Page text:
There’s this post that’s been on my dash the past couple of days that’s like “if the world doesn’t know you’re a Christian that’s a problem” blah blah but like um if the world knows you’re a “Christian” only because that’s the label you’ve slapped on yourself and wear with pride but no one knows anything of your love and kindness then that’s a MUCH bigger problem and really how dare you label yourself “Christ-like”?
There are many, many people who are known as “Christians” not because of their behavior, but because of their self labeling. Who cares if the world knows you’re a “Christian” when it’s probably in title only? There are many people who don’t claim Christianity who are far more Christ-like than many self proclaimed “Christians”. Fact of the matter is, you could behave as much like Christ as you wanted, and many people would probably just assume you were a very kind and caring and good person, rather than assuming that you did these things because you’re a “Christian.”
This is, of course, largely because most people don’t associate actually behaving like Christ with being a “Christian” because of self proclaimed Christians acting nothing of the sort. There is very little merit in everyone being aware that you’re a Christian, for many reasons besides this.
I looked up “Christian” in two dictionaries recently. The current Merriam-Webster dictionary (online) defined “Christian” simply as “one who professes belief in the teachings of Jesus Christ.” My mom’s Webster dictionary, published in the 1970’s, gave a similar definition, but it also had a few meanings that many modern dictionaries do not include: “Exhibiting a charitable spirit proper to a follower of Jesus Christ; Christlike”, and “decent, respectable.”
How things change.
The Barna Group did a study* of Outsiders (non-believers, atheists, adherants to other faiths, etc) between the ages of 16-29 on their perception of present-day Christianity:
- 87% believed Christians to be judgmental.
- 85% viewed Christians as “hypocritical - saying one thing, doing another.”
- 85% thought Christians were “too involved politically”.
- 75% considered Christians “out of touch with reality”.
- 70% perceived Christians as “insensitive to others”.
- 91% thought Christians are homophobic or “anti-homosexual.”
As to positive traits, very few could connect favorable qualities with Christianity:
- 10% considered Christianity “relevant to your life.”
- 11% thought Christians to be “genuine and real” people.
- 16% knew Christians to be “consistently loving to other people”.
- 19% believed Christianity “offers hope for the future”.
- 16% considered it “a faith [I] respect”.
I guess that the question I would ask is this: Do you even want to be considered a “Christian” by those outside the faith if that’s how they are viewing Christianity? Just last night, I spoke with a friend who’s been to maybe two churches in her life, once for a funeral, once for Easter Sunday. She had expressed some interest in Christianity as something she might persue when she got older, but that it would be hard to find a community she could fit into because she “couldn’t go to a church that was just bashing gays and lesbians all the time.”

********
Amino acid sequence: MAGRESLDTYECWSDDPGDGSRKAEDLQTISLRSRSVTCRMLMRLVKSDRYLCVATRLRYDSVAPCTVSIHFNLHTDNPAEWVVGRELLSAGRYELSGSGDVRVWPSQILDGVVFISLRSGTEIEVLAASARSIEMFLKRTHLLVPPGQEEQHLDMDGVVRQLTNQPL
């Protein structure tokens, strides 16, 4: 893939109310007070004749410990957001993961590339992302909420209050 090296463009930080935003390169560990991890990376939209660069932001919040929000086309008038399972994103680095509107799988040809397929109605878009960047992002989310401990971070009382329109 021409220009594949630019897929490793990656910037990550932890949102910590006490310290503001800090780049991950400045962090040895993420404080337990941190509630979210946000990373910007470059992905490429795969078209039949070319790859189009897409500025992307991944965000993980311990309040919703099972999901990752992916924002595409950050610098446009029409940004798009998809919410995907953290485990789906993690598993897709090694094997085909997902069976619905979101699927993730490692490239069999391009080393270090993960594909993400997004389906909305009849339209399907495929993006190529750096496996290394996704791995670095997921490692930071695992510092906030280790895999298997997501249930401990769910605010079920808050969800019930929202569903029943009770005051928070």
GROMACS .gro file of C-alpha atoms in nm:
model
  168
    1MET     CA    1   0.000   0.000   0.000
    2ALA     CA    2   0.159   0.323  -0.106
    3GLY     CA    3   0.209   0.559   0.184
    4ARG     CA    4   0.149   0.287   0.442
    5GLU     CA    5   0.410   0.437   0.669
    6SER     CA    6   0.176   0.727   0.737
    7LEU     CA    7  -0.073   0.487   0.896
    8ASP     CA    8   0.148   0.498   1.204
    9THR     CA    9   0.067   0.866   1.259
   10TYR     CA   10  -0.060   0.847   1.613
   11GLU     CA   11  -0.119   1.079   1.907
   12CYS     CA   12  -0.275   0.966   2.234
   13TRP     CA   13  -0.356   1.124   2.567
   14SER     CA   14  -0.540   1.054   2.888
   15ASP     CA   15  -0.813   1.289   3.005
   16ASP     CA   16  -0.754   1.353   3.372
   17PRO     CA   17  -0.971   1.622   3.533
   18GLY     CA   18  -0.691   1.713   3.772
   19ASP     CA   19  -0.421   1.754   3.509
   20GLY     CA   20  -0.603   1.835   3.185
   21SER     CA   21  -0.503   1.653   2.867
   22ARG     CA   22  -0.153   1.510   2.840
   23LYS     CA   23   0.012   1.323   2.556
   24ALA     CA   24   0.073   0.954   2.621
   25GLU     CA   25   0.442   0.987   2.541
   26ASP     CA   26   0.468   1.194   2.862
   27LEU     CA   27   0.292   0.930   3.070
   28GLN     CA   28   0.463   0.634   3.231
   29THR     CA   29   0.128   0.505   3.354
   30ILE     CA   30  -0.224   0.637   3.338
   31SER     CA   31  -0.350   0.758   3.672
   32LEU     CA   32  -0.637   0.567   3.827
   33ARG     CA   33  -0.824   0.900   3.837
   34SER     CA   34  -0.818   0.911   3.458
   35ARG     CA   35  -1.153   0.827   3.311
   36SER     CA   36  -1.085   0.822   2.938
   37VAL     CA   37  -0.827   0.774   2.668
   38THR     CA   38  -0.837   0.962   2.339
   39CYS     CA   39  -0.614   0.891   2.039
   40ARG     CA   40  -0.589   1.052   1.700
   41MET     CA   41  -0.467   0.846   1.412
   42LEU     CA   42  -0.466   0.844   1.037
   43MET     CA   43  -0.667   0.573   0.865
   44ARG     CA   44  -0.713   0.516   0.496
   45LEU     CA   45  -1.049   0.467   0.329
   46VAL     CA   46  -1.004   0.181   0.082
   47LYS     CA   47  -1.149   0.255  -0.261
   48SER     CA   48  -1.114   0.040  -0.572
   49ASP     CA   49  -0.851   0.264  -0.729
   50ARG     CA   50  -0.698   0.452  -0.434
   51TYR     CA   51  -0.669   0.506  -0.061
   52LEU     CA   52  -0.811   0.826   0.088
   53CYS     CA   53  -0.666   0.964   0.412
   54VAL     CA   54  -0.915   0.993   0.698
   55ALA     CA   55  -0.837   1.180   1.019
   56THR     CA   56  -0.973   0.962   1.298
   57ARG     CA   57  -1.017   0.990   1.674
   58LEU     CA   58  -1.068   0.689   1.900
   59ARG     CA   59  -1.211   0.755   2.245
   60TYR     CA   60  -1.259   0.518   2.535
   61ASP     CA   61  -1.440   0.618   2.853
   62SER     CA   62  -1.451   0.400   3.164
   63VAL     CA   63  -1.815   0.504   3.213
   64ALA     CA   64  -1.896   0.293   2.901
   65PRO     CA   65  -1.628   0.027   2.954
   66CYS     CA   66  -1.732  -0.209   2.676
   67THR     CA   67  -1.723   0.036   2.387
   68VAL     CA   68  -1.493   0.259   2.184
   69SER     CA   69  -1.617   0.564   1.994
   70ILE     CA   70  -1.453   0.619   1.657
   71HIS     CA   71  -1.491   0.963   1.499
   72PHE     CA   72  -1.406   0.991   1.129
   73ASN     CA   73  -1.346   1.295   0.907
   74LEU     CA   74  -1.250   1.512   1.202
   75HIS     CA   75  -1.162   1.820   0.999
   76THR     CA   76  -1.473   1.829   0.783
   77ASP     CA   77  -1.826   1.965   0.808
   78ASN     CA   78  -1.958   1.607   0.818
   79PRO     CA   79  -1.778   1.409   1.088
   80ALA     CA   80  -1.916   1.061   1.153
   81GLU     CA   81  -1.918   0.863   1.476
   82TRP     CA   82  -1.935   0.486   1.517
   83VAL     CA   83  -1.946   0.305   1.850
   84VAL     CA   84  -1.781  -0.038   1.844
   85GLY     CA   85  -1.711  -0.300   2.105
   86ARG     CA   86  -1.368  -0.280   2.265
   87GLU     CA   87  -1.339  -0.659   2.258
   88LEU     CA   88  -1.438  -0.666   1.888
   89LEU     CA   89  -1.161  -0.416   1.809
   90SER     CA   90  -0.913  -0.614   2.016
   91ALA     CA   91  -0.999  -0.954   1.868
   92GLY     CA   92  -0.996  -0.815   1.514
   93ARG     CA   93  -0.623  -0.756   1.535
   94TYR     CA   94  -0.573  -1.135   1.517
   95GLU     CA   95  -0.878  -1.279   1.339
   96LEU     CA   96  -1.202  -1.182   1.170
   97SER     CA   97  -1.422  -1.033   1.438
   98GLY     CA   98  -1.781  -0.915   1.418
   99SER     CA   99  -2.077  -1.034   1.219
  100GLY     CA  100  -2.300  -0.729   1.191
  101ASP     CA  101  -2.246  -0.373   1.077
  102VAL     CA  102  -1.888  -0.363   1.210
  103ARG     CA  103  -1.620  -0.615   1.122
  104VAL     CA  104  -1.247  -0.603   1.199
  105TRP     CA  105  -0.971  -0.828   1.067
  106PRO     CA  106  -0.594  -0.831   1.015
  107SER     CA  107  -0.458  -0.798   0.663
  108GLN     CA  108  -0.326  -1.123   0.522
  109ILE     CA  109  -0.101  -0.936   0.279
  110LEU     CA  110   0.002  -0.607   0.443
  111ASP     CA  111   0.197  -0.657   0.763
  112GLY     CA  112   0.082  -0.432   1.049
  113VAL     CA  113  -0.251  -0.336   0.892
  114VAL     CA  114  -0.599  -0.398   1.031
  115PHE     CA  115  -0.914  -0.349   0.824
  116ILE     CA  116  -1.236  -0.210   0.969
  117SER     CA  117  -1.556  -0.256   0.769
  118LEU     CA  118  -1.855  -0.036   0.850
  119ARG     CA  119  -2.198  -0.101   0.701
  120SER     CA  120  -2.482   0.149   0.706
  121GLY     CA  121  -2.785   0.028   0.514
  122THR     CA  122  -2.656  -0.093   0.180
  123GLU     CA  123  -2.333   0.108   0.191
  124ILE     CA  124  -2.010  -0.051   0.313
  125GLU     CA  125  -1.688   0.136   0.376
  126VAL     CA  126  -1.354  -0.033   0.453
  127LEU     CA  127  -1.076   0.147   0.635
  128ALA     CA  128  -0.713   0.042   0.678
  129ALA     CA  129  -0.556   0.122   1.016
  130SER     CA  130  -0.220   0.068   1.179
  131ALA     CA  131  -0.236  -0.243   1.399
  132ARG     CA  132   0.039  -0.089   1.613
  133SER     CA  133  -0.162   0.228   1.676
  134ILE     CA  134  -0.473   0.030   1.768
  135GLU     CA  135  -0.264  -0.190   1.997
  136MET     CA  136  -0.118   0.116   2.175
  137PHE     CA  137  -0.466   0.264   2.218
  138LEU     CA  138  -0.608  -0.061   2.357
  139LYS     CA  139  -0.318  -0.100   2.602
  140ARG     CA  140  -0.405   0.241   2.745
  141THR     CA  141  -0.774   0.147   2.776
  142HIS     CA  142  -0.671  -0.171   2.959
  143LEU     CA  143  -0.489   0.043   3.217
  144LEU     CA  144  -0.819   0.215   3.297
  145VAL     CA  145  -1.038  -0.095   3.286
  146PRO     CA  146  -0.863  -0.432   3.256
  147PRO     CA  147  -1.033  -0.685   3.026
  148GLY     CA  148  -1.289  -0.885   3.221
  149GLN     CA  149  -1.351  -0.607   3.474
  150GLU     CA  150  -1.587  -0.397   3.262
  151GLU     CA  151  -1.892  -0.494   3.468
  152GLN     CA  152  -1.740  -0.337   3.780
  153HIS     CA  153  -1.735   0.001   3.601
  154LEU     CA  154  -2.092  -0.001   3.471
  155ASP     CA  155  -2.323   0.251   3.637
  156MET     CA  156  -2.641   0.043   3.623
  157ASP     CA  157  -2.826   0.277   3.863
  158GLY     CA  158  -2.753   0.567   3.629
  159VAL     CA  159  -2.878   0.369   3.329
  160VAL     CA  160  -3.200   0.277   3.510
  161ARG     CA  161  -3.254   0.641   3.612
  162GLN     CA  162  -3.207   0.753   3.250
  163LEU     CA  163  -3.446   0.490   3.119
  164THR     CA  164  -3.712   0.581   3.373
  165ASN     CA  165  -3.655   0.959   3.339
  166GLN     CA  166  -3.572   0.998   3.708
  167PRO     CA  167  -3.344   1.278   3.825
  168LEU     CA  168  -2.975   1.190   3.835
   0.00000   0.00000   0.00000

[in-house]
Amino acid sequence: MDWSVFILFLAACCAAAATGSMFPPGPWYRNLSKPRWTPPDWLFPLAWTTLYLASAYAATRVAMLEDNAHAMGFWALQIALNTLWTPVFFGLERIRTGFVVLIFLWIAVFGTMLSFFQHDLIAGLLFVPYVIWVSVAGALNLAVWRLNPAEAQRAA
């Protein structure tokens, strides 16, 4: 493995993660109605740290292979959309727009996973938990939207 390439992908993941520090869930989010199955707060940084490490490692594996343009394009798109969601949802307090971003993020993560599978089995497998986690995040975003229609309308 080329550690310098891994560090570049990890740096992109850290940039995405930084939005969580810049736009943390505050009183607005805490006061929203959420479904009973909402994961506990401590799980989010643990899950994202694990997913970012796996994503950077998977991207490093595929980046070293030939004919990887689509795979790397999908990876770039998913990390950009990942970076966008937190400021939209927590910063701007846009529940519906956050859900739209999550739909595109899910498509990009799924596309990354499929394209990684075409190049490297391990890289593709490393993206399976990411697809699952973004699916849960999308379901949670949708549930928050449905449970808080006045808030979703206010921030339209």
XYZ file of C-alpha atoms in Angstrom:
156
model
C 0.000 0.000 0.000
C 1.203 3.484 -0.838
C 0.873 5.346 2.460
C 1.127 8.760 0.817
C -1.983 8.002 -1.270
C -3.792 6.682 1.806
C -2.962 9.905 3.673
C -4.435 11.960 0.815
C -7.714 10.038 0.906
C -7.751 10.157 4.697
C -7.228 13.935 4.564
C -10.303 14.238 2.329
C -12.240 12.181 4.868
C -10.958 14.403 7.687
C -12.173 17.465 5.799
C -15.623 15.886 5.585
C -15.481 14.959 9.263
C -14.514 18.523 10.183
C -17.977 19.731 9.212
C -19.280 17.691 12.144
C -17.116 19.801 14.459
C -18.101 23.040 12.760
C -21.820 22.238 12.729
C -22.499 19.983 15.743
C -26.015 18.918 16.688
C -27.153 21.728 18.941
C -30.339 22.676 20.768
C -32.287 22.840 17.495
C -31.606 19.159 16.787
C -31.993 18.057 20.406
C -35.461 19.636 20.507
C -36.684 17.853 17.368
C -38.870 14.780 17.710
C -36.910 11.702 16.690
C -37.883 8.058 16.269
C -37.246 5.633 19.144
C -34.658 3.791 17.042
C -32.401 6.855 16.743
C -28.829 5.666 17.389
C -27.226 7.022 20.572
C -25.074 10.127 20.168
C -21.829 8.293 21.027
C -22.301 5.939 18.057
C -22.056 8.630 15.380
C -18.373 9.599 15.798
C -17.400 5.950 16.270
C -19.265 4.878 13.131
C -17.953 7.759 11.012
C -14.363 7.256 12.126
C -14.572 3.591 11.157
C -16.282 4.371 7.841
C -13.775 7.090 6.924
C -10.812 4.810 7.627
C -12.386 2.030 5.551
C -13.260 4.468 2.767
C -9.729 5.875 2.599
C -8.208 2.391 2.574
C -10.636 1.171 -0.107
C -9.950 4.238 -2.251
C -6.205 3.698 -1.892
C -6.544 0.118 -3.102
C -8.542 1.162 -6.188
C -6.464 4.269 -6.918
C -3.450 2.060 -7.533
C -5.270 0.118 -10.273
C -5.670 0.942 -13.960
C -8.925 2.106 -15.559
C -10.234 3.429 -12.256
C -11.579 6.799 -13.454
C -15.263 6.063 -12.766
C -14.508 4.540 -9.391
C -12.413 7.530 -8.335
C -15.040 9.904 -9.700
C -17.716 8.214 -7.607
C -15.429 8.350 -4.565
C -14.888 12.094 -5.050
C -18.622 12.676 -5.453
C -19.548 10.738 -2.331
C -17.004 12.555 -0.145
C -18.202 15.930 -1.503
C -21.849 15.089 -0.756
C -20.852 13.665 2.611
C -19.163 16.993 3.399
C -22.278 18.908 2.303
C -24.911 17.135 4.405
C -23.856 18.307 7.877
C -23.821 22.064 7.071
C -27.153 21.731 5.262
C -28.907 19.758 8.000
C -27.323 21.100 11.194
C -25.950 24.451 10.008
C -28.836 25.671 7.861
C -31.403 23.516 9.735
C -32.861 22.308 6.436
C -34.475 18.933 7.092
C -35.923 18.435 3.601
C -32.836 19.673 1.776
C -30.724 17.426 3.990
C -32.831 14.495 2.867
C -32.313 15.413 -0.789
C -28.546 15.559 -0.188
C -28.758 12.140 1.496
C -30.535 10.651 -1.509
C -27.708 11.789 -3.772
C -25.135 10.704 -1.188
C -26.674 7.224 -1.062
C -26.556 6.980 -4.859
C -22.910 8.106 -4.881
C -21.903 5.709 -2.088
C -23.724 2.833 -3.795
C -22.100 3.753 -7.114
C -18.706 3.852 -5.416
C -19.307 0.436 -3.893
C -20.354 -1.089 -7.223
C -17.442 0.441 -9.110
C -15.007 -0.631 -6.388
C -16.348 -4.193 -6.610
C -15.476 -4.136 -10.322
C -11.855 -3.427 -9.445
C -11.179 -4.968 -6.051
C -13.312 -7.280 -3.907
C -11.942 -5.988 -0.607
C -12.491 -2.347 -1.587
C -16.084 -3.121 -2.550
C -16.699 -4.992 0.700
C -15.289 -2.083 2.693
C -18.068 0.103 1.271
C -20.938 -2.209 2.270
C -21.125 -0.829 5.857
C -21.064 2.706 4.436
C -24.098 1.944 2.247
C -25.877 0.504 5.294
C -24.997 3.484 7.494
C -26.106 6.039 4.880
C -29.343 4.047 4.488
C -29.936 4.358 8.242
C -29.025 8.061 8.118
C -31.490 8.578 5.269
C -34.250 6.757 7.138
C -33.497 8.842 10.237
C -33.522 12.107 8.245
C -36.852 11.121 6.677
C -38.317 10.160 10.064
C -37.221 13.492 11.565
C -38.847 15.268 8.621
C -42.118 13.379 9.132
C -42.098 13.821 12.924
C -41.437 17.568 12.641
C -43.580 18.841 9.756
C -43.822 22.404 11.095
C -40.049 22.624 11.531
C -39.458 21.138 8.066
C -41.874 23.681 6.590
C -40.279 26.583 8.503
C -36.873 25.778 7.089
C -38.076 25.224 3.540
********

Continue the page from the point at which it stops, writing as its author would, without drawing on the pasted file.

People, this is how the world views you - 70% of your peers views your faith as boring, while 78% consider your beliefs “old-fashioned.”
Just look at the scandal our faith has become - At best, they see little old ladies in floral-print dresses shuffling into a creaking church, singing hymns that are so old-school no one cares to listen, struggling through their hearing-aids to make out the preaching of a text which has no relevance to the lives of anyone under seventy. Or maybe they see Megachurch pastors jetting around the world with their trophy-wives to vacation in exotic locales as their parishioners suck down a steaming latte from the Starbucks conveniently located in the foyer of their multi-million dollar church complex, blissfully unaware of the suffering going on around the world or just outside their doors as they plan their next pro-gun rally or picket a woman’s health clinic. But, at worst, they see the priests, pastors, and elders molesting children and taking advantage of their young, female (or male) receptionists, or else using church funds to buy sex. They see embezzlement on a grand scale. They see people whose heads are in the clouds, grasping for something that doesn’t make sense. They see the intolerant, shallow-minded kids in their highschools shaming gays/lesbians/anyone different than them.
Of course, I’m a Christian, and I certainly don’t believe that this is all there is to our faith, or even that this is mostly true, but this is the perception of the world around us, kids. And the saddest thing is that Christ said “They shall know you are Christians by your love.”
So, instead of making this about being “Christian”, let’s point this all back to Christ. Instead of making this about winning converts (as many believe it to be), let’s make this about being Christ here, now. His hands and feet. His love.
*UnChristian: what a new generation really things about Christianity … and why it really matter, Kinnaman and Lyons, Baker Books, 2007. pg. 28,29.